I’ve been interested in the Lexington since middle school, when I was most interested in dipping my hand into my pants. I was lucky enough to spend the night in haunted bitch, too. It’s sad, really, that ghosts would choose to lurk onboard a monument that’s nothing more than a concrete-colored grounded museum of a machine that echoes both the moaning death and screaming children as laugher mixes with decade-old prayers to mothers in the emptied war machine as diabetic septuagenarians eat at the ‘50s-style diner built into a ship most famous for its service in World War II as the restaurant’s anachronistic neon glows against steel the colorless shade of drowned servicemen.
I’ve never been comfortable with how comfortable people are with war when act as if annihilation is like calling a repair man. Those same people say that you must know history, too, but that’s not the same as understanding history, and understanding is knowing, not the other way around. In total palm-to-the-Good-Word-truth, all I really know now is as much as I knew when I spent the night aboard the Lexington: most days, all I’m really concerned with is getting my hands into my pants.
The Blue Ghost
She was a mother, a carrier to
bombers and diseased sailors.
Years after she had been put to pasture,
a livid buzz stole sleep:
A red light kept retinas awake:
a sound as comforting
as a battleship’s ping to a submarine.
The same hummm that
dead men heard fifty-four years before,
under that same shade of red.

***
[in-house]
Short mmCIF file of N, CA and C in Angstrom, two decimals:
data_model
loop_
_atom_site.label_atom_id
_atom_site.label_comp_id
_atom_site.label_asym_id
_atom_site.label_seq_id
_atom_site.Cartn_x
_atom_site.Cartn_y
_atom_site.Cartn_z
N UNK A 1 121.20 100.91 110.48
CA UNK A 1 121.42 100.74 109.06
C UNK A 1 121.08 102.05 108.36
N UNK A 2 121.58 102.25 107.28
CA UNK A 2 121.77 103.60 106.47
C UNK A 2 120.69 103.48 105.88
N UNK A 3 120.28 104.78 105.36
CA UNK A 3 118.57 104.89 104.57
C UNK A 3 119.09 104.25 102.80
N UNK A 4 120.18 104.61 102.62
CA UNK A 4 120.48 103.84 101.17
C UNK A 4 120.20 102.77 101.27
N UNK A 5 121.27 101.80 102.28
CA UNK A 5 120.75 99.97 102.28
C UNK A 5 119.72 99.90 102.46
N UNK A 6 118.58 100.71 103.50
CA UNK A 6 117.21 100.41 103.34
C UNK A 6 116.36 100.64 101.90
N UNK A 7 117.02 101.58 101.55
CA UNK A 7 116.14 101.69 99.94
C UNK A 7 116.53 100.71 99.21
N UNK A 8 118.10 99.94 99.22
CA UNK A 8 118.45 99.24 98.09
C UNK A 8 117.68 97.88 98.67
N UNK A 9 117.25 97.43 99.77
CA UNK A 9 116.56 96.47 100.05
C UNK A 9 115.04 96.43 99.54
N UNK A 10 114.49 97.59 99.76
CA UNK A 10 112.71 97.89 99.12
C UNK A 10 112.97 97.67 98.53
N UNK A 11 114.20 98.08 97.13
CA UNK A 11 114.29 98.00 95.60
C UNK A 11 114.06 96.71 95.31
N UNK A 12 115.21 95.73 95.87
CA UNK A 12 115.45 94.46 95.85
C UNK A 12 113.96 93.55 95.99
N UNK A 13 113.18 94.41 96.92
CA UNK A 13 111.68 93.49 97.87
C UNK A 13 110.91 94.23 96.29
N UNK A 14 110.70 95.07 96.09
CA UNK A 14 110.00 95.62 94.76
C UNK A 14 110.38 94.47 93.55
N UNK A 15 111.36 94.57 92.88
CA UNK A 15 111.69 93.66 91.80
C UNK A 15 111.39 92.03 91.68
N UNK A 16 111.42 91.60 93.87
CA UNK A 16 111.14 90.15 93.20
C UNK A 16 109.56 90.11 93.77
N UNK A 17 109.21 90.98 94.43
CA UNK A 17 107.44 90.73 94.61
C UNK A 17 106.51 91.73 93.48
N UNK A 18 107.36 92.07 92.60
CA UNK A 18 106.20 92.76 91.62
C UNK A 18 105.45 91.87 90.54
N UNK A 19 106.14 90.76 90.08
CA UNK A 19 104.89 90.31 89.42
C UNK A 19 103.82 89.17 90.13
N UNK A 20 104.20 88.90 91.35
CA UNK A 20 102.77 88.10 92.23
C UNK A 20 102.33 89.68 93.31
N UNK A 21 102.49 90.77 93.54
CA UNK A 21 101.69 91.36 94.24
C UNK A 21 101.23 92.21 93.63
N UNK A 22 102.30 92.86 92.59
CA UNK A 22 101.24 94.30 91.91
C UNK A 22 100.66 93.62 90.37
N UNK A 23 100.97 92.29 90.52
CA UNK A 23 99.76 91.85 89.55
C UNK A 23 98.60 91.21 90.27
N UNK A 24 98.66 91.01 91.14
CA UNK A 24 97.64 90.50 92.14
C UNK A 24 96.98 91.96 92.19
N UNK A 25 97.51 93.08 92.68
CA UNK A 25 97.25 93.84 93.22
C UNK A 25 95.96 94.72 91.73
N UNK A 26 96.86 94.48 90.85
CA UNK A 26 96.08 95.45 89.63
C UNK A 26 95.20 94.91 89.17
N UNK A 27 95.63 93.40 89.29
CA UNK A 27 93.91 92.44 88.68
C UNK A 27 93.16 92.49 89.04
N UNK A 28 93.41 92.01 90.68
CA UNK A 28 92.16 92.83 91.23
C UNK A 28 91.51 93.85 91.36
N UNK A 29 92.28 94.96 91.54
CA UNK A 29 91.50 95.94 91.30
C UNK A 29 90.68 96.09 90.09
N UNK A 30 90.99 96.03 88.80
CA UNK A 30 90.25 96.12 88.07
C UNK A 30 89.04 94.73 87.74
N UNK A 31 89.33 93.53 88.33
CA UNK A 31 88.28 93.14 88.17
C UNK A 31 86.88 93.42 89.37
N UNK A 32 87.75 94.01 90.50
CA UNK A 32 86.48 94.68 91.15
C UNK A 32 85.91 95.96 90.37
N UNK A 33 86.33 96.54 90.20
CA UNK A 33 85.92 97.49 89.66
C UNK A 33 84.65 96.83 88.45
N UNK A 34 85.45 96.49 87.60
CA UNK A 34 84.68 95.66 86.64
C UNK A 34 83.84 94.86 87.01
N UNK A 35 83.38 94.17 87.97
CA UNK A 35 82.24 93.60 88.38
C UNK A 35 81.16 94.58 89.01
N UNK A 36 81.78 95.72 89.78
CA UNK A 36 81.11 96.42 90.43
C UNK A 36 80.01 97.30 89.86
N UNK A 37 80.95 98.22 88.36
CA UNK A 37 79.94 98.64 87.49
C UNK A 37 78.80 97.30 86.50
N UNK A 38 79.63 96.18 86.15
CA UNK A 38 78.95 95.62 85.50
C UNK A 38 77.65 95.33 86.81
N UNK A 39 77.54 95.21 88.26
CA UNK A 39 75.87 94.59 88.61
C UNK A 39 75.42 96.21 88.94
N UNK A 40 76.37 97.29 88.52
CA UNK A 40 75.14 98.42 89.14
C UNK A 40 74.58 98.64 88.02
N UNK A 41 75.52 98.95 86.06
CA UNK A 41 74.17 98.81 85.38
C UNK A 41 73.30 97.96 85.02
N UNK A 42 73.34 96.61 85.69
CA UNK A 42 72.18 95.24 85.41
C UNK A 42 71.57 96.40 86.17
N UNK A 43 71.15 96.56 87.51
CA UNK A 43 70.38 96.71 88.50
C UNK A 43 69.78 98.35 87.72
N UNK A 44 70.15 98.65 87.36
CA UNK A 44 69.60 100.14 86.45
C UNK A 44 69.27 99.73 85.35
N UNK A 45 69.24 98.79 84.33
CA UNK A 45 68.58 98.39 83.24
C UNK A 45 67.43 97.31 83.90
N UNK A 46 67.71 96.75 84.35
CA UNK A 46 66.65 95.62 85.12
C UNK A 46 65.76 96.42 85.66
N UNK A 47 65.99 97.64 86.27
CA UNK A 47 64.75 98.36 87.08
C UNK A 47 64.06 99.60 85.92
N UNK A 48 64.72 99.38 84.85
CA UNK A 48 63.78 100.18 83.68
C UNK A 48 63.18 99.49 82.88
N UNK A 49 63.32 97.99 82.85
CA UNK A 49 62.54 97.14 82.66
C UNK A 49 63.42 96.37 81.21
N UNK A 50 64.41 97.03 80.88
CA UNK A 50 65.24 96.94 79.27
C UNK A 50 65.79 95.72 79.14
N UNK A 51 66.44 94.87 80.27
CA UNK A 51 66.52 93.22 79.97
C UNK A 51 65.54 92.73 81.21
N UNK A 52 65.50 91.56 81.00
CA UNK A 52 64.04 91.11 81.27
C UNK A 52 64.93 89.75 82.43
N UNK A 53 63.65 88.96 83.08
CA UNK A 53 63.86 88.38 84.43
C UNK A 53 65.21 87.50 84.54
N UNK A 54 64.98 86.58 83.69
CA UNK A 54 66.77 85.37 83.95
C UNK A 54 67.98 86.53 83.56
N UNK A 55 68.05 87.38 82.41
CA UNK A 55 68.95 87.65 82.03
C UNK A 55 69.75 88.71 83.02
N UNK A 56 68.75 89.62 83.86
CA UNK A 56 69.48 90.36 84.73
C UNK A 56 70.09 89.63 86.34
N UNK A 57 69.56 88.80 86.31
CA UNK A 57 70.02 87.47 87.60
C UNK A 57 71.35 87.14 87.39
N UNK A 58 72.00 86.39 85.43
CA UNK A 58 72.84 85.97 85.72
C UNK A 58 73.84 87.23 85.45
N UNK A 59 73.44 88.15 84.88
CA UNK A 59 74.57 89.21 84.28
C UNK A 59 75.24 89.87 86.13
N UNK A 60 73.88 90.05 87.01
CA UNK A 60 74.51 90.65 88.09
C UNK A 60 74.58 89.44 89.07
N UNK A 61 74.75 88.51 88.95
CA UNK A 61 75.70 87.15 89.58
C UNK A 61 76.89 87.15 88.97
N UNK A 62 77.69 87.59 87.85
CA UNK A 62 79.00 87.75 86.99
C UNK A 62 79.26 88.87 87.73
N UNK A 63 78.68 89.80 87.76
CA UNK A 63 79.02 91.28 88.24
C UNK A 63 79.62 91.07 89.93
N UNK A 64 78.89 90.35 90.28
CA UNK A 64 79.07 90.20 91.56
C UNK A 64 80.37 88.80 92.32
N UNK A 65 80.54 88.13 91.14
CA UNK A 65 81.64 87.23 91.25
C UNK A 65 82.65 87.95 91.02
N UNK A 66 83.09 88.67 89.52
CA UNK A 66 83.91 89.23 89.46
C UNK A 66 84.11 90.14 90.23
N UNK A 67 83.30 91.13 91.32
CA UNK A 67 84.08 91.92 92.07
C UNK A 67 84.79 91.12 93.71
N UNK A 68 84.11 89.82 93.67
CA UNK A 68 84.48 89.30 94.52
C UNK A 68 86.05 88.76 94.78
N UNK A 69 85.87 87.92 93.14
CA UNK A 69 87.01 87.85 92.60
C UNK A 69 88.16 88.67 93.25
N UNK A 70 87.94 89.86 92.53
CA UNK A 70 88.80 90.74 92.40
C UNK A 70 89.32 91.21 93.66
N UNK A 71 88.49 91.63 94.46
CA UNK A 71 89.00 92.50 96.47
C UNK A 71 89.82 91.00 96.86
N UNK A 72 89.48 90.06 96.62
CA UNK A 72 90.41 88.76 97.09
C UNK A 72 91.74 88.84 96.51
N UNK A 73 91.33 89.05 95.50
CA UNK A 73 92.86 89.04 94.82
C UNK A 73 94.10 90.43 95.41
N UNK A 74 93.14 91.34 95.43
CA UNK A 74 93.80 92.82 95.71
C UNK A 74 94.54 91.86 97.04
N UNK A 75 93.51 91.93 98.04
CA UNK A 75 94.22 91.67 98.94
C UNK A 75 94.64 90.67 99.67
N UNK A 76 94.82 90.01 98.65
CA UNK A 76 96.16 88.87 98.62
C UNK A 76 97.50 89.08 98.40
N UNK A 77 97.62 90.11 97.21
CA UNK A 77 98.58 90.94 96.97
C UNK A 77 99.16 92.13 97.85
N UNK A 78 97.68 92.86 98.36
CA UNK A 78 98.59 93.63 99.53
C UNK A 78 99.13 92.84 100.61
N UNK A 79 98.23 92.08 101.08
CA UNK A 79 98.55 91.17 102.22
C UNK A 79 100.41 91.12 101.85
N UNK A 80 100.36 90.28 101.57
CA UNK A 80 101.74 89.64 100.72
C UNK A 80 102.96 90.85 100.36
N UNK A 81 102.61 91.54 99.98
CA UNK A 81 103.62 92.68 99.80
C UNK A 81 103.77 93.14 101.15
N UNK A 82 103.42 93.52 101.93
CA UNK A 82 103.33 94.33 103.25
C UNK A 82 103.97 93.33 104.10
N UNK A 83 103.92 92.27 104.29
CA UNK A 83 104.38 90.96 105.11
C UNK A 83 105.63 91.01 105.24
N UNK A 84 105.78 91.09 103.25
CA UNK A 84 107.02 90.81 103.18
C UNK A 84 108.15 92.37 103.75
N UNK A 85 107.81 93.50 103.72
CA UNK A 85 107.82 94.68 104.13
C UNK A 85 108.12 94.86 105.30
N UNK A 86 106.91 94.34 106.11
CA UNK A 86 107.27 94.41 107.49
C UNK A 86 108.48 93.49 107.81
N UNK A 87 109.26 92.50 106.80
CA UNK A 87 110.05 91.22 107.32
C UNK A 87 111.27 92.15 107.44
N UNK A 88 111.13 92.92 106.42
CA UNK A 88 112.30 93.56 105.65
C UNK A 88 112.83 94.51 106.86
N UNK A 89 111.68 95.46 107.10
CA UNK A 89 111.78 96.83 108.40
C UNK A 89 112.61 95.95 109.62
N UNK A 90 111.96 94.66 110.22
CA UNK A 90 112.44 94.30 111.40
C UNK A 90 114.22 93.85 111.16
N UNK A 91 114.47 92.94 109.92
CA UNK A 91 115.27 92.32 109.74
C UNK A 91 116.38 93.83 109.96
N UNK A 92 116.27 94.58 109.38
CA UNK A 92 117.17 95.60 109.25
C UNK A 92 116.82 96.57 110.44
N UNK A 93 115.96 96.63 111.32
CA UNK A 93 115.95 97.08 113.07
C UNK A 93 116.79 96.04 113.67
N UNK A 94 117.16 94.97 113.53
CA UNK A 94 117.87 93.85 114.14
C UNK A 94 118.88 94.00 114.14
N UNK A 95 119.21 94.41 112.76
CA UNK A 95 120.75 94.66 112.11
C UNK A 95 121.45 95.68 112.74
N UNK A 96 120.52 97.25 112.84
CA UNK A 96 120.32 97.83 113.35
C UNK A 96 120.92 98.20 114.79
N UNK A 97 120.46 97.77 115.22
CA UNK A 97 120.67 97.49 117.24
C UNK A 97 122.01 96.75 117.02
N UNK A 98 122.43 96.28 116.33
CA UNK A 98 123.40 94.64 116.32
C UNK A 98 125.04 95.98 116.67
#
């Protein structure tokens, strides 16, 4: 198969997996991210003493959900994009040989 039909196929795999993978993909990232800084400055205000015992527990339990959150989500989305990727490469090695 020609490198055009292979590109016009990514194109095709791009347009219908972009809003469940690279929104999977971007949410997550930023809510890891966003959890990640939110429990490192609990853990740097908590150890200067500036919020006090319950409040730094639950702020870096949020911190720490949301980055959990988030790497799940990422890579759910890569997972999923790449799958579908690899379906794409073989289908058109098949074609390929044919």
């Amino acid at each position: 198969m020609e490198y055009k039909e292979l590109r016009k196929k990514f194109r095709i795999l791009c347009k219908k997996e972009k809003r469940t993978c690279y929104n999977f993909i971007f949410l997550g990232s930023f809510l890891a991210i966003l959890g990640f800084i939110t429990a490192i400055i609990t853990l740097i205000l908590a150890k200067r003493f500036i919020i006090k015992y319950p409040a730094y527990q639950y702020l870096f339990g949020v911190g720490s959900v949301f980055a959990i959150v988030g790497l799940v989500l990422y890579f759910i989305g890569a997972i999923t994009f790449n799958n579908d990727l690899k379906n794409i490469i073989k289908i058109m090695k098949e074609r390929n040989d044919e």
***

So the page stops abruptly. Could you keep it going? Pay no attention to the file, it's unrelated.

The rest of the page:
Night was not alright under her deck.
The smell was the chamber of a cleaned revolver:
oily, metallic inside the Blue Ghost’s belly,
where a boy was in a bunk with nine dead men.
Explosions blew out their ear drums
as Japanese torpedoes turned them
into body ingredients the size of thumbs.
A crew of buzzcut corpses,
her cozy sailors wrinkled in oceans
drank through the ship’s torpedo wound
by bits, ball sacks to toe nails, torn to debris,
scalps and bones, all driftwood to shores.
In oceans, buoyancy is not comforting.
Without a guppy’s chance to utter a prayer
In oceans, chance is a chewy corpse for
the cod and crustaceans.
Those lucky ensigns,
graced with a chance
to leave echoes.
Who knows, maybe their shredded apparitions
pretend play in cockpits,
a haunting the call of Battle stations!
They’re still anchored by the hull’s hole,
comforted by the hummm,
where they pick their teeth with torpedoes
and repeat a plea for a mother’s help or
yelp to any god to save them from
sleeping in sheets like folded flags
the mothers of dead sailors receive.
But she was a mother, a carrier
of crippled bombers, disembodied soggy sailors.
The fermented men now
sleep where only salt and waves are safe,
in their old, blown-up bunks inside the Pacific’s Queen,
the cold, run aground, bloodied bitch
with corroded bunks and a banshee crew
rattling chains, rehearsing salutes
in salty sea water solution while others won wars.
Under wool, ignited with red light,
they stay up and near a boy’s closed eye lids,
under hummm and hue;
away from battle stations built to know only death.
Thought, that’s surly all they know,
that hummm and hue and haunting.
Dead ship men, lucky ensigns—so many
aren’t graced with such a historic grave.